Retiring at or around 65 -- and subsequently claiming Social Security benefits -- is as much a rite of passage as anything in America. In reality, Social Security is one of three main sources of income in retirement, joining pension income and cash flow from personal savings. Given a number of grim facts for retirees, including a dwindling Social Security trust fund, a rising full retirement age, and scarcely found stable pension plans, assuming that you'll be able to rely on benefits at 65 is a tenuous proposition. Here, we'll explore the main considerations for claiming Social Security at 65 and look into some alternatives.
Social Security is not that secure
According to the 2020 annual report produced by the Social Security and Medicare Boards of Trustees, Social Security cash reserves are slated to run out in 2035. To be clear, this doesn't mean that retirees will stop receiving benefits; what it does mean is that the fund is only able to pay out as much as it takes in on an annual basis.
It's interesting to note that these projections were formulated before incorporating the impact of the COVID-19 pandemic, which is still yet to be determined. That the trust fund is dwindling implies more money going out than coming in, and should that go on long enough, the rate at which we receive payments may need to change. This is all to say that while Social Security is currently a key part to most retirees' income planning, its long-term ability to pay 100% of current benefits is far from guaranteed. Combined with a dearth of secure, reliable corporate pension plans, most retirees will need to look to personal savings if they want to maintain a standard of living in their late 60s and beyond.
Full retirement age is going up
Full retirement age (FRA) -- the age at which you may claim full Social Security benefits -- has steadily increased from 62 to 65 to nearly 67, depending on when you were born. This can be attributed in part to improving senior health as well as an increase in life expectancy. Those who claim benefits earlier, at say, age 62, will receive a reduced benefit that may or may not be enough to cover living expenses in retirement. Those who wait to claim benefits until age 70, on the other hand, will receive an increased benefit that is often worth waiting for: Your monthly benefit will increase 8% for every year you delay claiming Social Security beyond your FRA.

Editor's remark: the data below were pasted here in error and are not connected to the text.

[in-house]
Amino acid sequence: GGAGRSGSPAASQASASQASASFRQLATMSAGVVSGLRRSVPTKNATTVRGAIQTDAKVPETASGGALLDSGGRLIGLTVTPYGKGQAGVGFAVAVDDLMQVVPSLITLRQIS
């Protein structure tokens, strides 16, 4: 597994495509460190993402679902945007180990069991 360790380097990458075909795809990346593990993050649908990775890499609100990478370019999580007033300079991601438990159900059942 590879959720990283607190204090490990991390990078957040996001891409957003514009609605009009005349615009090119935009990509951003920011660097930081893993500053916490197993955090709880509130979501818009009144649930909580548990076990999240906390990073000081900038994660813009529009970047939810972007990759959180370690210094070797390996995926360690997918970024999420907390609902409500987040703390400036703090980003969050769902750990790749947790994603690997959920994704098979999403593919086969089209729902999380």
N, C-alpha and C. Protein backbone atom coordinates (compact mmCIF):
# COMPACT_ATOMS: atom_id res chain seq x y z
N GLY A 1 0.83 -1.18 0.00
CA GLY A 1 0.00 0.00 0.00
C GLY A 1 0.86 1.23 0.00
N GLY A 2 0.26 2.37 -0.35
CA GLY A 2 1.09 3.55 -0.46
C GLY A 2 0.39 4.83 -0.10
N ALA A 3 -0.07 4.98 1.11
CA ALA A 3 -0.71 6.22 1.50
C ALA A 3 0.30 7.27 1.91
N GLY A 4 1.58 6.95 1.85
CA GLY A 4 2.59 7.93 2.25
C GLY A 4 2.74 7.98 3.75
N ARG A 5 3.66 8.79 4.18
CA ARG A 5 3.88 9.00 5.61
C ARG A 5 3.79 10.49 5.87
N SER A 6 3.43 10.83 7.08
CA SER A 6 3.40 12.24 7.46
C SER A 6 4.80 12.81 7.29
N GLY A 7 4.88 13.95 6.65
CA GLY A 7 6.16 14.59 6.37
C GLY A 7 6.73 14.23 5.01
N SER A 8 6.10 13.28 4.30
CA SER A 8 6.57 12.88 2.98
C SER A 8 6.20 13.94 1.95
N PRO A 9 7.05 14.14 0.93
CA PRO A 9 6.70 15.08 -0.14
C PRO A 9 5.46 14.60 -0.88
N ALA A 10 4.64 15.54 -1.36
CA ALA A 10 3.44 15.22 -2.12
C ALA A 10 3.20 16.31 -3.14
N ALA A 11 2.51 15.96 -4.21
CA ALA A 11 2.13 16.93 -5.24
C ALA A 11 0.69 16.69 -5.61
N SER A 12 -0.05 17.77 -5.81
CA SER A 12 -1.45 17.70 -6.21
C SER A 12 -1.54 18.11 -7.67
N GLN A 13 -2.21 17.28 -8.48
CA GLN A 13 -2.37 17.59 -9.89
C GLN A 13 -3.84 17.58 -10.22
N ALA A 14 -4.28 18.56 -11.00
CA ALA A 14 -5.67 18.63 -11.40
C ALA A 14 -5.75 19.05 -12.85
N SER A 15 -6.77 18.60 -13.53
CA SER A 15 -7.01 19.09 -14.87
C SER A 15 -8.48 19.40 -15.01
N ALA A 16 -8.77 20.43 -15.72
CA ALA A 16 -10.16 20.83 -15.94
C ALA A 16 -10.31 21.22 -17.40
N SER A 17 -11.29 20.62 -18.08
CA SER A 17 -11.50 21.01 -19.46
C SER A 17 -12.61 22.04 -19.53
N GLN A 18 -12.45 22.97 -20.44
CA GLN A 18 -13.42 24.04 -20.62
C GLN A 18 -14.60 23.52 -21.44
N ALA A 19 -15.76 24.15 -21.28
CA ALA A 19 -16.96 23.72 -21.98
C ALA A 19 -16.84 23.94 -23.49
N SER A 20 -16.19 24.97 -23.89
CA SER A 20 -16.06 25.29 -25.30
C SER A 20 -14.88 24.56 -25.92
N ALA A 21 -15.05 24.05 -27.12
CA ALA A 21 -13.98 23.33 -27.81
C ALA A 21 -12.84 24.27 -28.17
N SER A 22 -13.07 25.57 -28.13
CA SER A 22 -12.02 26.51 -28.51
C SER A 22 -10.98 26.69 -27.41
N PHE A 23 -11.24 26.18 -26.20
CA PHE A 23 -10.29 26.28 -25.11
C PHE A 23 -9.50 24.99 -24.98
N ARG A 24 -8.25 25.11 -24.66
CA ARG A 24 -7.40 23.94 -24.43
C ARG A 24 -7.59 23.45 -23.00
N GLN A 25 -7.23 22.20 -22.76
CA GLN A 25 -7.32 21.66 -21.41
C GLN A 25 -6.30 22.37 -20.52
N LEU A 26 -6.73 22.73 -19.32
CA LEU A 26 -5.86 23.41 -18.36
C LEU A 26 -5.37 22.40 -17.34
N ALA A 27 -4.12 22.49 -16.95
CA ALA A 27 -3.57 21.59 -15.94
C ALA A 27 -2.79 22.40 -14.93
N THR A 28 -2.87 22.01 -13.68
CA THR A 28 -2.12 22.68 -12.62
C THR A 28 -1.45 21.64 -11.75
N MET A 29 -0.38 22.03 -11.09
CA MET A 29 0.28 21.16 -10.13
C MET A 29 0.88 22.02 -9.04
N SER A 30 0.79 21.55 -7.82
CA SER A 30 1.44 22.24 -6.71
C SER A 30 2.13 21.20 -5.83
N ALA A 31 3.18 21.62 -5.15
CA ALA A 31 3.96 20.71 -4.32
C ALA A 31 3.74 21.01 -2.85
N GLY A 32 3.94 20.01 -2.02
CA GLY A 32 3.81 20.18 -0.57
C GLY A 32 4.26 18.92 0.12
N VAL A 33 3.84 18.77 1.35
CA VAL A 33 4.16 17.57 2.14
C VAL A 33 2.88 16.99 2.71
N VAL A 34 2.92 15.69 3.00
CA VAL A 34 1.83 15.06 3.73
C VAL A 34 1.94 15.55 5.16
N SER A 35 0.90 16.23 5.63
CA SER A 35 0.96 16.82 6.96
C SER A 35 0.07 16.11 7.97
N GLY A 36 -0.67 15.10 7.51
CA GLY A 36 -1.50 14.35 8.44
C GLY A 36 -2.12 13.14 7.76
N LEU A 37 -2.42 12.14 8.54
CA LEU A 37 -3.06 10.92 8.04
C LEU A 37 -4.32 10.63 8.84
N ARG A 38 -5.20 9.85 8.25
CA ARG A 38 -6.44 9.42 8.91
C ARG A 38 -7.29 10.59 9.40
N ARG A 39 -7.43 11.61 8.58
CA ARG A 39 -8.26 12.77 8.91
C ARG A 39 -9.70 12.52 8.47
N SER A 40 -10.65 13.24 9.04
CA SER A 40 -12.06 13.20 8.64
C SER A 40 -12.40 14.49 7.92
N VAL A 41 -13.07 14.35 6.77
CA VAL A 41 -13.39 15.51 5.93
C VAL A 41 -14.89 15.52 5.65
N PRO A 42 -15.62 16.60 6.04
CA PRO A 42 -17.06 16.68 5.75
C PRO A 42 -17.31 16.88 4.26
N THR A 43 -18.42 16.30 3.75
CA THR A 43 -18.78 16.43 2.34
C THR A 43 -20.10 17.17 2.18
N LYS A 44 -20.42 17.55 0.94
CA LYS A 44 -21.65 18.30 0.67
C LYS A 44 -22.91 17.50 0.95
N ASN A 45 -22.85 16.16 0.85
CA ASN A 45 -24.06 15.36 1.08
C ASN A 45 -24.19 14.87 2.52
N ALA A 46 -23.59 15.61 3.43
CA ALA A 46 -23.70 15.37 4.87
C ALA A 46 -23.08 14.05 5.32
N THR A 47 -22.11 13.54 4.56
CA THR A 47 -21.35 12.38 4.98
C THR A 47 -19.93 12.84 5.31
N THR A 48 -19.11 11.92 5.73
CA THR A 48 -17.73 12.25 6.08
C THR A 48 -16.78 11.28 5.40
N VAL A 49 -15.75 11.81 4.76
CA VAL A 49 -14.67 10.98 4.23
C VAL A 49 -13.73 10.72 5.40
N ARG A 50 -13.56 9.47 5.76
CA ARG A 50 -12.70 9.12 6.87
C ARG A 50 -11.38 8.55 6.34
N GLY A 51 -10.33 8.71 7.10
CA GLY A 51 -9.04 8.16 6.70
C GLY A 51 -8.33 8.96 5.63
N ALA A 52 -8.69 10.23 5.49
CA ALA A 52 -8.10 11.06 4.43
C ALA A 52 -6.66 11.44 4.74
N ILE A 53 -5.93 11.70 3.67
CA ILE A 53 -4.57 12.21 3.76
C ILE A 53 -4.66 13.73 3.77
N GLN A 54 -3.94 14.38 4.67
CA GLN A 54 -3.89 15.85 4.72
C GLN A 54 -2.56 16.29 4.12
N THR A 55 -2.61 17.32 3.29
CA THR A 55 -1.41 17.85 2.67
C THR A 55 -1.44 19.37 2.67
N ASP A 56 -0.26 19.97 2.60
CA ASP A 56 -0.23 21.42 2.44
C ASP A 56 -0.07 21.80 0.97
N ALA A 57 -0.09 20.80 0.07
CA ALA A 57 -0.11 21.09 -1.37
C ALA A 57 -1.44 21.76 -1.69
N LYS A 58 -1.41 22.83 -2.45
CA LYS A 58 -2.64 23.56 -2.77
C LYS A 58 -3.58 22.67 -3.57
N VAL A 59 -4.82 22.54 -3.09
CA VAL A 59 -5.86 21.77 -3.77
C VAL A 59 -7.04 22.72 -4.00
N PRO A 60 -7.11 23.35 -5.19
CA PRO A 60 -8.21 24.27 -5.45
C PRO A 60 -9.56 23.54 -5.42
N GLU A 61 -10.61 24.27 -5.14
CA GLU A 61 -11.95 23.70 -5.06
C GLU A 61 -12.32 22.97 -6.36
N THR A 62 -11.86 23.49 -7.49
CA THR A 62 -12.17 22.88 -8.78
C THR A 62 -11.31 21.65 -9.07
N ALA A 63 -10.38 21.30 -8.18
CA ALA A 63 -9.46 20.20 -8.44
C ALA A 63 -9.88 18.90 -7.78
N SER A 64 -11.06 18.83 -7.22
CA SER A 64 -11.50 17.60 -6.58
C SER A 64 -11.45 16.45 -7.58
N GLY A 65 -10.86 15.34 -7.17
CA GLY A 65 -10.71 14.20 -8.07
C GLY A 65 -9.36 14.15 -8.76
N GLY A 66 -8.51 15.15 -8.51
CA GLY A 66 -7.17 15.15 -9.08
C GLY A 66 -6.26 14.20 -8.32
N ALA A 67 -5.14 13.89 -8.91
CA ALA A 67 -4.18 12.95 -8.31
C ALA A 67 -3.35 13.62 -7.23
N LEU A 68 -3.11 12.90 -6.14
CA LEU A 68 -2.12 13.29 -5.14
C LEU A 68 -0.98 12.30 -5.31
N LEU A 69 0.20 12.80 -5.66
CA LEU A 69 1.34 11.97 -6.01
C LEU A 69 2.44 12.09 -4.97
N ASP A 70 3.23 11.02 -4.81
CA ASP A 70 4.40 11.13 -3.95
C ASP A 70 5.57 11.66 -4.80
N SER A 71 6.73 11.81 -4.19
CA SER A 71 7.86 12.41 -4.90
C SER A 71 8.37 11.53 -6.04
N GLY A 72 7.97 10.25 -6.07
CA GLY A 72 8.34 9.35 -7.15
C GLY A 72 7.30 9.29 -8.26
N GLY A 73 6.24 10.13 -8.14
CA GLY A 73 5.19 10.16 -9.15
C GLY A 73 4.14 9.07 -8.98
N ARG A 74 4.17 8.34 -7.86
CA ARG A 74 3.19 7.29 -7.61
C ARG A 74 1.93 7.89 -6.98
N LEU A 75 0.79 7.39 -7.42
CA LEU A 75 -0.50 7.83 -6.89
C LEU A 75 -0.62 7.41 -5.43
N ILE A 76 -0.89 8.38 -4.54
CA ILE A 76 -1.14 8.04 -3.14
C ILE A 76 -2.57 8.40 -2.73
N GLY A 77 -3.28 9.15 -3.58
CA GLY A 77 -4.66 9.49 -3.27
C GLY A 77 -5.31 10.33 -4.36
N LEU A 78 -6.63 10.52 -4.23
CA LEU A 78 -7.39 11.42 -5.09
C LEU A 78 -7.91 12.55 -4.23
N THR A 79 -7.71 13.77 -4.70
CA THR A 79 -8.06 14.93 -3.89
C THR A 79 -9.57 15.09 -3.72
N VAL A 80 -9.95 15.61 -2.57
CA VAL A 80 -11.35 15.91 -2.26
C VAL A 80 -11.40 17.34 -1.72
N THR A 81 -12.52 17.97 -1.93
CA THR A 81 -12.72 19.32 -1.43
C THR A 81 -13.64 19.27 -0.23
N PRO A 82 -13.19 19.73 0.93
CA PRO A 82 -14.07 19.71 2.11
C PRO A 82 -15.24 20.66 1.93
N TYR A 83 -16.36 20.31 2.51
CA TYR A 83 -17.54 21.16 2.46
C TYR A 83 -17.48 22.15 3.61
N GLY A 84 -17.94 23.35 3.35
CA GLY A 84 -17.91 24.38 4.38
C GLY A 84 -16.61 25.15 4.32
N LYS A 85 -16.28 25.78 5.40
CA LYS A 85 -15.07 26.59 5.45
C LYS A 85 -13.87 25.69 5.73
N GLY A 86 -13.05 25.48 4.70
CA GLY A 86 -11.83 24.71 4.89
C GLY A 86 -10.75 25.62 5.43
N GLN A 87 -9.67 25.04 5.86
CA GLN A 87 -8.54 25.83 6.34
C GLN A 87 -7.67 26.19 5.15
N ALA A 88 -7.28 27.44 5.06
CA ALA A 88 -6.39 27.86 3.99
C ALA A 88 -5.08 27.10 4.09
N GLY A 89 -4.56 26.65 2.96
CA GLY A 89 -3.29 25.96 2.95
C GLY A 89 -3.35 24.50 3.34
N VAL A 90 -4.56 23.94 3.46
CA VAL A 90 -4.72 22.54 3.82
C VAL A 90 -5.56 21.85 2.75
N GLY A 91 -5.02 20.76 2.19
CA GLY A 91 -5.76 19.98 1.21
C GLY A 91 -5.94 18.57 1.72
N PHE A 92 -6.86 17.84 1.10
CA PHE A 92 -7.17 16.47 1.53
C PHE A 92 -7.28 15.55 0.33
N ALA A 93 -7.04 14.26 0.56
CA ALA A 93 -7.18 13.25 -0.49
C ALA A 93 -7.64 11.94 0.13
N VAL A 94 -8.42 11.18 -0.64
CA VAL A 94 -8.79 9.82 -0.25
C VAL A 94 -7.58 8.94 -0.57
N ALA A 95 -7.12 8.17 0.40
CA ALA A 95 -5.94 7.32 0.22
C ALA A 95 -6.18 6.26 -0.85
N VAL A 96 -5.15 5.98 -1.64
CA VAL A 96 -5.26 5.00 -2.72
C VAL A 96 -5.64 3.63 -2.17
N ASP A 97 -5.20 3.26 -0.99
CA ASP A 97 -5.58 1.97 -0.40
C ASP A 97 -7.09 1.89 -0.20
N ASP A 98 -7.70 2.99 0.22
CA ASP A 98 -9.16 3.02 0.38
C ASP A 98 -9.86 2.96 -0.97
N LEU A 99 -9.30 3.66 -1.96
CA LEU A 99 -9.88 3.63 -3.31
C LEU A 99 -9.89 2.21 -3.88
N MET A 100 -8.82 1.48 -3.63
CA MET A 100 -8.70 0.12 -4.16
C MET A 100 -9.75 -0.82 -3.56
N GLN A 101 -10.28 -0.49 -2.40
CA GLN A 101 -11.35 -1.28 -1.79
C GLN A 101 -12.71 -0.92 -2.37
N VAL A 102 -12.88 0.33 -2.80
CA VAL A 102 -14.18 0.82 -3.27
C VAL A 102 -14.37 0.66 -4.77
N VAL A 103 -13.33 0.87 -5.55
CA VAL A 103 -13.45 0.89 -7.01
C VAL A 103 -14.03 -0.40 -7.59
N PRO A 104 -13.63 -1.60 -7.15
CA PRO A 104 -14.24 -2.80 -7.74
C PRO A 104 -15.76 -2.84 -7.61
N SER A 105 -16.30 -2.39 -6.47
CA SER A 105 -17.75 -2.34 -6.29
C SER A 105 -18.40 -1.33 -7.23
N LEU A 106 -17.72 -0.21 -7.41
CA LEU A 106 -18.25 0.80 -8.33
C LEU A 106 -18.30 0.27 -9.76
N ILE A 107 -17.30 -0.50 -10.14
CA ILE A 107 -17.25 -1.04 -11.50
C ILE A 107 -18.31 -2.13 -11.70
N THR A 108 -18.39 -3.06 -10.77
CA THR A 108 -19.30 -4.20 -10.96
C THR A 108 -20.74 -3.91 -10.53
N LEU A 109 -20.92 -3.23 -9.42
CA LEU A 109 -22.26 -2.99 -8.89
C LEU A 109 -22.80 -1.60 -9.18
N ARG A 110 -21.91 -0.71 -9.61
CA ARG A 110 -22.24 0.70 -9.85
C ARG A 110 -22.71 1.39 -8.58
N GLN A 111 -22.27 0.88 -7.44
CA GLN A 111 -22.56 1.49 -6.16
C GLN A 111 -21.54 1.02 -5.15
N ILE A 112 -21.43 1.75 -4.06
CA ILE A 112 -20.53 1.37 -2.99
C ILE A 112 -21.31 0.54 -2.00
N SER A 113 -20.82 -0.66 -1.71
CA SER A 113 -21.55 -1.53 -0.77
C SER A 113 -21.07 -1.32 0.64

Married couples have a number of options when it comes to claiming Social Security, one of which is to have the lower-earning spouse claim benefits immediately at 62, and the higher-earning spouse wait until age 70. This allows a steady stream of payments to begin, and also lets the 8% guaranteed annual increase in benefits accrue on the future payouts of the higher earner. There are several strategies that couples might employ to maximize the benefits they ultimately receive, one of which involves taking 50% of your spouse's benefit instead of your own.
Take things into your own hands
Given the uncertainty associated with government and corporate-sponsored retirement benefits, the writing on the wall is that you -- yes, you -- will be responsible for the lion's share of your retirement income. The younger you are, the more likely this is to be true. It will be up to you to save enough via employer retirement plans, IRAs, and brokerage accounts to be able to draw enough to support a financially sound retirement. Claiming retirement benefits in your 60s may very well happen, but I like to think of this as merely a bonus after many years of diligent saving and investing. If it happens, great. If not, you're prepared.
Should retirees of the future not have the opportunity to take benefits on time or at all, there is the option of earning minimal amounts of money through part-time work to supplement your finances. Remaining active through some form paid work, assuming you have the appetite for it, is a great way to stay sharp, find additional fulfillment, and reduce the stress on your personal savings.
Social Security as a supplement
Financial plans of the past had the luxury of building in robust income streams from numerous sources, beginning at 65 or earlier. This is increasingly becoming more mythology than reality, and risk is creeping more and more toward the hopeful retiree. For this reason, it's vital to continuously save for retirement on your own and aim for more than you think you need. Claiming Social Security at 65 should be seen as a possible plus but not the core of your retirement strategy.